The following day, on June 24th, it was announced that the United Kingdom would begin a two-year long process to exit the EU. While Scotland and Northern Ireland voted almost unanimously to remain a member of the EU, England voted the opposite, concerned about immigration in their country.
One of the biggest questions that the rest of the world has been struggling to answer is how the global market will be affected by ‘Brexit’. The Remain side argued for months that leaving the EU would mean that the United Kingdom would cause them to lose access to the EU’s “single market”. This single market allows free trade, meaning that market goods can move freely between the twenty eight member states. When the United Kingdom entered this “single market” (then known as the common market) in 1973 their economy saw one of the largest boosts to UK trade volume in years.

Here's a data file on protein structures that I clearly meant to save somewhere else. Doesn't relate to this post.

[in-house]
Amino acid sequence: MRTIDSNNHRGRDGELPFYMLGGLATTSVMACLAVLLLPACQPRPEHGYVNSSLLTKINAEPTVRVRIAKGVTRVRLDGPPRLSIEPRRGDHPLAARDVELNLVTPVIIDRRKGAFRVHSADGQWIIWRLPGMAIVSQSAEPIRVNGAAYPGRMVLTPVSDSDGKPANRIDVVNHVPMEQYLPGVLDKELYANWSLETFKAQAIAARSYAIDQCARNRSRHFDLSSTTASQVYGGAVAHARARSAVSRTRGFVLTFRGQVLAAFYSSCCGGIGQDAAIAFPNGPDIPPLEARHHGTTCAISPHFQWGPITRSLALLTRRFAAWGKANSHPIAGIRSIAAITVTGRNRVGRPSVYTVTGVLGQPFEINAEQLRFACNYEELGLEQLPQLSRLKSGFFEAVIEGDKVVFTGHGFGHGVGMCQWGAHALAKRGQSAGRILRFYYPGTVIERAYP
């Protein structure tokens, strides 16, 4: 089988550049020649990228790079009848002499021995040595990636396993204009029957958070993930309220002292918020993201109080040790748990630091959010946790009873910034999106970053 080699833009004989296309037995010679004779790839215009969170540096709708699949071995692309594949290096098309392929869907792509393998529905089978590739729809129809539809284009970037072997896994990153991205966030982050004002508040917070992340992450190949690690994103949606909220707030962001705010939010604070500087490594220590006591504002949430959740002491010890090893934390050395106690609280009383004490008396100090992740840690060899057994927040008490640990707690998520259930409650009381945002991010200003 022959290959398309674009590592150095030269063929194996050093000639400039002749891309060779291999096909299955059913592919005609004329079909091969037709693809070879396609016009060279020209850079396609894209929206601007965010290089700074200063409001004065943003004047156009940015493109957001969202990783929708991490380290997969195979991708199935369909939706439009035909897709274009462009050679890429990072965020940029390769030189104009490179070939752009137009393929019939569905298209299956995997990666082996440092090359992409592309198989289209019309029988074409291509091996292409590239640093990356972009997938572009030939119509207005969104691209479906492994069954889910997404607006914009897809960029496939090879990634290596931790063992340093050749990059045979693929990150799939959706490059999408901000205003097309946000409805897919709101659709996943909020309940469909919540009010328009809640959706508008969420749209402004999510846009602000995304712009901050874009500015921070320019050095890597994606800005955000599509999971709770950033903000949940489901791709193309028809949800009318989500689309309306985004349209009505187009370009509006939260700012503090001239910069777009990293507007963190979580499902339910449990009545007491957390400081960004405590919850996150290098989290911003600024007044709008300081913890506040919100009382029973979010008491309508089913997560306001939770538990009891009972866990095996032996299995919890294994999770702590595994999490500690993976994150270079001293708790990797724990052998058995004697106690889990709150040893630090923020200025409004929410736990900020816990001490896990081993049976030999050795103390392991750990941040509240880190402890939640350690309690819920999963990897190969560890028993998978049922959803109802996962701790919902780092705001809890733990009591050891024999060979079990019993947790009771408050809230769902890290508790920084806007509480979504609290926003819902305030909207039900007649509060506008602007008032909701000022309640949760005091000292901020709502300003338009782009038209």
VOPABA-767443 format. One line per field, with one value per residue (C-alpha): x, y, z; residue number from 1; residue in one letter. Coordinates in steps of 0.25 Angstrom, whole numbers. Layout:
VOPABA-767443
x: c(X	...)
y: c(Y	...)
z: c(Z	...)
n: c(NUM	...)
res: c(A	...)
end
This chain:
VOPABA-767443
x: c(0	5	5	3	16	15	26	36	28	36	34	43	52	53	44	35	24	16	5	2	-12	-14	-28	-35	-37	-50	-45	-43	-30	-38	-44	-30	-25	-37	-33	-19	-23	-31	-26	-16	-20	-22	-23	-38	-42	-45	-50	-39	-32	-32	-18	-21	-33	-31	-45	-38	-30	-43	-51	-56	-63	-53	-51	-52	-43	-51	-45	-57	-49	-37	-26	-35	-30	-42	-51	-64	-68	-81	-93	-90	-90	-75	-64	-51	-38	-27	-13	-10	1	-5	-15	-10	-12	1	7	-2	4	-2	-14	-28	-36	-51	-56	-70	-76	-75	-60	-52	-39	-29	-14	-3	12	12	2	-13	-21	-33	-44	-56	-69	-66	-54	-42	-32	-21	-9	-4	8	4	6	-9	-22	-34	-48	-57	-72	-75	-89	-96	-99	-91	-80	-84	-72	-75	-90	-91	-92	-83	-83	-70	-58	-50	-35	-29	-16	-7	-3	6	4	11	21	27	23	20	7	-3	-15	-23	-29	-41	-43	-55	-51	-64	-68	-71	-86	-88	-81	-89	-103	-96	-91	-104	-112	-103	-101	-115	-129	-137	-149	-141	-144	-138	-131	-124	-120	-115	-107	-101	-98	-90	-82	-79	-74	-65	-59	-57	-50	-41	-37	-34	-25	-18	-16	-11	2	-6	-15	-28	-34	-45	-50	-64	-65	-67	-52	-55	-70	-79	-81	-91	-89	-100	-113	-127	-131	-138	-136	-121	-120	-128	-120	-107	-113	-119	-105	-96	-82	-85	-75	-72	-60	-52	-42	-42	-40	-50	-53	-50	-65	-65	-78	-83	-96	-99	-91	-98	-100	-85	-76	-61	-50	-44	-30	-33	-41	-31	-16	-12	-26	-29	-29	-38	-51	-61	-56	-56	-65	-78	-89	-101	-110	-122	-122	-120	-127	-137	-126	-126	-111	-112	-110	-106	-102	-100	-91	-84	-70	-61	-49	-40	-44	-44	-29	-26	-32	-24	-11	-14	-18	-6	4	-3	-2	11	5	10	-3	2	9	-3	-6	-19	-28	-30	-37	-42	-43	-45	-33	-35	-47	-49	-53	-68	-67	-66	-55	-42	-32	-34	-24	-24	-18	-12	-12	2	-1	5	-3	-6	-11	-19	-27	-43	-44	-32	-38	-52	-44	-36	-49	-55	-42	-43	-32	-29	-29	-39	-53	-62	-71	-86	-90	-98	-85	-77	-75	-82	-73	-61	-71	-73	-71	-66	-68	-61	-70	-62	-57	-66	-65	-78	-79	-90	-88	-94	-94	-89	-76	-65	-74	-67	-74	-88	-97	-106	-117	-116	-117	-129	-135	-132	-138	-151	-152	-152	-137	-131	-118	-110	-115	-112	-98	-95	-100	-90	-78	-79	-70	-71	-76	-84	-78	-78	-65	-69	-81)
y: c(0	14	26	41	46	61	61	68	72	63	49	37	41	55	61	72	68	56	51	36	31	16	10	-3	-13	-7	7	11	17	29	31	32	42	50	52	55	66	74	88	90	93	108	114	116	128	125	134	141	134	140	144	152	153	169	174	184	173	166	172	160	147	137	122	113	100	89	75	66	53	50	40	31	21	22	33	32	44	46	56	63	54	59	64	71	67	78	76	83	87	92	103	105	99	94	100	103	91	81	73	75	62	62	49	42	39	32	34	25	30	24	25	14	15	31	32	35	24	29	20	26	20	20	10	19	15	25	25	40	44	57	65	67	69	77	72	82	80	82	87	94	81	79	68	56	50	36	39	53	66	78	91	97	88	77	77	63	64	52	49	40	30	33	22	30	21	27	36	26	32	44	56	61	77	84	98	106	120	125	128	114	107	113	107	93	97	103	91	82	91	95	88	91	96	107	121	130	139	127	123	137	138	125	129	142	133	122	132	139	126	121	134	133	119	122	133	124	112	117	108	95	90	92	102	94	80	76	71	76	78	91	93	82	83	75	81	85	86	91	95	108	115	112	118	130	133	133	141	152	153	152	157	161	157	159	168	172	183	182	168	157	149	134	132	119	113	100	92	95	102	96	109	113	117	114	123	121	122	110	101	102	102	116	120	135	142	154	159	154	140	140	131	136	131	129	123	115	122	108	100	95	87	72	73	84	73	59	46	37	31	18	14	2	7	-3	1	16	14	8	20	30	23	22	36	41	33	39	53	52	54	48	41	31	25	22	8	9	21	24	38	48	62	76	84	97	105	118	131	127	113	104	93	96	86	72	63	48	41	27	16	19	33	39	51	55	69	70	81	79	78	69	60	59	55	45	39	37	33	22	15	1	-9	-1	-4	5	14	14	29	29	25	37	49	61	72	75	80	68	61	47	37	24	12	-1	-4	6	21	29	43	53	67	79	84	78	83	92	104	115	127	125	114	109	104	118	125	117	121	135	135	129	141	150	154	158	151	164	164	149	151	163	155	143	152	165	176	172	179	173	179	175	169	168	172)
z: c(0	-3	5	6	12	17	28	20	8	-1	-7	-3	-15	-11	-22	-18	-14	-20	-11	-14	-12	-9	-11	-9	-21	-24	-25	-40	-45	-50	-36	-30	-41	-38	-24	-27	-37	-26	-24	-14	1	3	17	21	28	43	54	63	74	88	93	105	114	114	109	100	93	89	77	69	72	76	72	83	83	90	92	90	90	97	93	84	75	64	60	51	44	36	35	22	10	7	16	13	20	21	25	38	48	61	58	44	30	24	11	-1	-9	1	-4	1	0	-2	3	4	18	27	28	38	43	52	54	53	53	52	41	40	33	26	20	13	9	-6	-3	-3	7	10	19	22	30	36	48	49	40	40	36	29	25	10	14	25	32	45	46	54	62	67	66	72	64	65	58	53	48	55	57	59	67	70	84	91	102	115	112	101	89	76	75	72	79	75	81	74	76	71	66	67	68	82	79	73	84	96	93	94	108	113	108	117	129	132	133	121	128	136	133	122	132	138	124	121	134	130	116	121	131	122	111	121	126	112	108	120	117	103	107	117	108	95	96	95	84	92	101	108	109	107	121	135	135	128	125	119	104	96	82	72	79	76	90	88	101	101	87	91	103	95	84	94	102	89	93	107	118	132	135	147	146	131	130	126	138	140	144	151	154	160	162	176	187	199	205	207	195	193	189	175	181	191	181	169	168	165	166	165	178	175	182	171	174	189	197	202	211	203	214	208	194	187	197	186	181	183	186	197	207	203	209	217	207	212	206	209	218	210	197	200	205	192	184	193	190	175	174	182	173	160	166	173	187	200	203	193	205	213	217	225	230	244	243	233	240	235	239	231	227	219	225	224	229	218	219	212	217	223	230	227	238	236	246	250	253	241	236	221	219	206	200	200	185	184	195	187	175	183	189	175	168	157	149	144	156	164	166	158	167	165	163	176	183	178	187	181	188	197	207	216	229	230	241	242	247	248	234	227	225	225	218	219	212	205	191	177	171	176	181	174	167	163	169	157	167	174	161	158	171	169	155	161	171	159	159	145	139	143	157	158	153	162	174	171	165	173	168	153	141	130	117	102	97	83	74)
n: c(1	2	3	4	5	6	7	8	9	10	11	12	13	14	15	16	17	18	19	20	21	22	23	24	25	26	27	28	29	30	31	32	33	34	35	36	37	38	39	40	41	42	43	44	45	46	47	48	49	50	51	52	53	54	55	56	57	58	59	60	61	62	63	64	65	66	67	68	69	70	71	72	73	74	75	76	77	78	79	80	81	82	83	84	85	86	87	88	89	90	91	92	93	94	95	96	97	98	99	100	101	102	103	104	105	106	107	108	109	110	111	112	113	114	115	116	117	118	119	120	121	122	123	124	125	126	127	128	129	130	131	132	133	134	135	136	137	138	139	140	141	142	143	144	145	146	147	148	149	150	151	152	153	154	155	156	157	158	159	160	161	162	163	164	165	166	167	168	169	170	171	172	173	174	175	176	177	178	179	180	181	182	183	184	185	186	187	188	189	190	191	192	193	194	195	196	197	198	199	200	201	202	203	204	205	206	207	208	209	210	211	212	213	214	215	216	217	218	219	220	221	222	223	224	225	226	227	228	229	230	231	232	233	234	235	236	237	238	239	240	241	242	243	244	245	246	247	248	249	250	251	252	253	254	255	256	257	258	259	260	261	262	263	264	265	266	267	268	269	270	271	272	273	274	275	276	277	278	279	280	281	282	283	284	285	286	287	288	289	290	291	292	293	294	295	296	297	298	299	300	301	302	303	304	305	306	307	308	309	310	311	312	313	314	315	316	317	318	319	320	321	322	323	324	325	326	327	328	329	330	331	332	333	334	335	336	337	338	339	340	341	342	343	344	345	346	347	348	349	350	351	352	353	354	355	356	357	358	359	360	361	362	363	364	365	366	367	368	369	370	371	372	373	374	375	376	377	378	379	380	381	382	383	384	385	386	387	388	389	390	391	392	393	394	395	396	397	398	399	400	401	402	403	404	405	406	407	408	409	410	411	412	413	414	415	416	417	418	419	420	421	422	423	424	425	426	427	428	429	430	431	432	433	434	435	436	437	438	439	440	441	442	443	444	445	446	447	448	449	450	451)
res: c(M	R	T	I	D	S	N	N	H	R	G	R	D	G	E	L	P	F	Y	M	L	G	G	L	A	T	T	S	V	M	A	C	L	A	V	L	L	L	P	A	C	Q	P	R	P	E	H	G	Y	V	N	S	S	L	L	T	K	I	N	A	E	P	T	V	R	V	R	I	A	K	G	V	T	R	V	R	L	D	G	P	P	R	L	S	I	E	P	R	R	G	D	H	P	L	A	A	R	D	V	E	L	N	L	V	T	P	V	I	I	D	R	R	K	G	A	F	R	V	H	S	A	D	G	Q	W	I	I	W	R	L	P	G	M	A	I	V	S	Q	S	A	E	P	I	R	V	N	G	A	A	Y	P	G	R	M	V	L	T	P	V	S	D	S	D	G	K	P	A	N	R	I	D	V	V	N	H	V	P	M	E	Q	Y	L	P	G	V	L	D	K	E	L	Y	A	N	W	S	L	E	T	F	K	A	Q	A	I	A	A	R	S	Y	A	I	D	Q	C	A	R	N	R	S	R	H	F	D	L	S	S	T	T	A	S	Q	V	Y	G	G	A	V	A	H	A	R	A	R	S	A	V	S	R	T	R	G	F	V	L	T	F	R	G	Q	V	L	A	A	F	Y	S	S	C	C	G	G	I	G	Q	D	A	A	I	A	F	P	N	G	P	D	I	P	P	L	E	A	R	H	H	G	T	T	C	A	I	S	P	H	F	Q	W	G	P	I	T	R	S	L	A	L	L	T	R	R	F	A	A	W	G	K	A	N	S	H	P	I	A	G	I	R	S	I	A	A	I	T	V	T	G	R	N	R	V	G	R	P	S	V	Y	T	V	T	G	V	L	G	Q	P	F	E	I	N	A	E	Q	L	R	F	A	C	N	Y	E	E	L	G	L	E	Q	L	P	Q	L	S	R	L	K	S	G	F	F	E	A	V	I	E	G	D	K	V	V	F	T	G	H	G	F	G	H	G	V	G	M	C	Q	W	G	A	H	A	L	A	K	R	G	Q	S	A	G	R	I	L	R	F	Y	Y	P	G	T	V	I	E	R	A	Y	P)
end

On the other hand the opposing leave side argued that the UK imports far more from the other member states than it exports, therefore it would give a good incentive for the EU to strike a deal fast and for trade to continue. They relied heavily on the notion that exporters such as German carmakers would still rely on the United Kingdom’s business. While this may be true, exports account to about 13% of the nation’s GDP (the exports to EU member states hover around 3% of GDP). The United Kingdom will lose money, and its people will lose jobs, if they cannot continue to trade to the EU member states.
There is no doubt that leaving the European Union will have big impacts for the United Kingdom, and the rest of the world, but these impacts are something we might not necessarily see right away. Trade lanes between the United Kingdom and the other EU member states will surely go through changes, and that might complicate the shipping industry for a while, but such changes will not happen overnight. The United Kingdom’s process of striking a deal and leaving the European Union can take up to two years according to Article 50. Even once the United Kingdom is officially out of the EU, the remaining member states have to agree upon how to proceed in trading with the UK and what barriers they will impose. For now there have been some immediate effects such as the failing pound and a drop in stocks, and the world should expect to see many changes continuing to happen.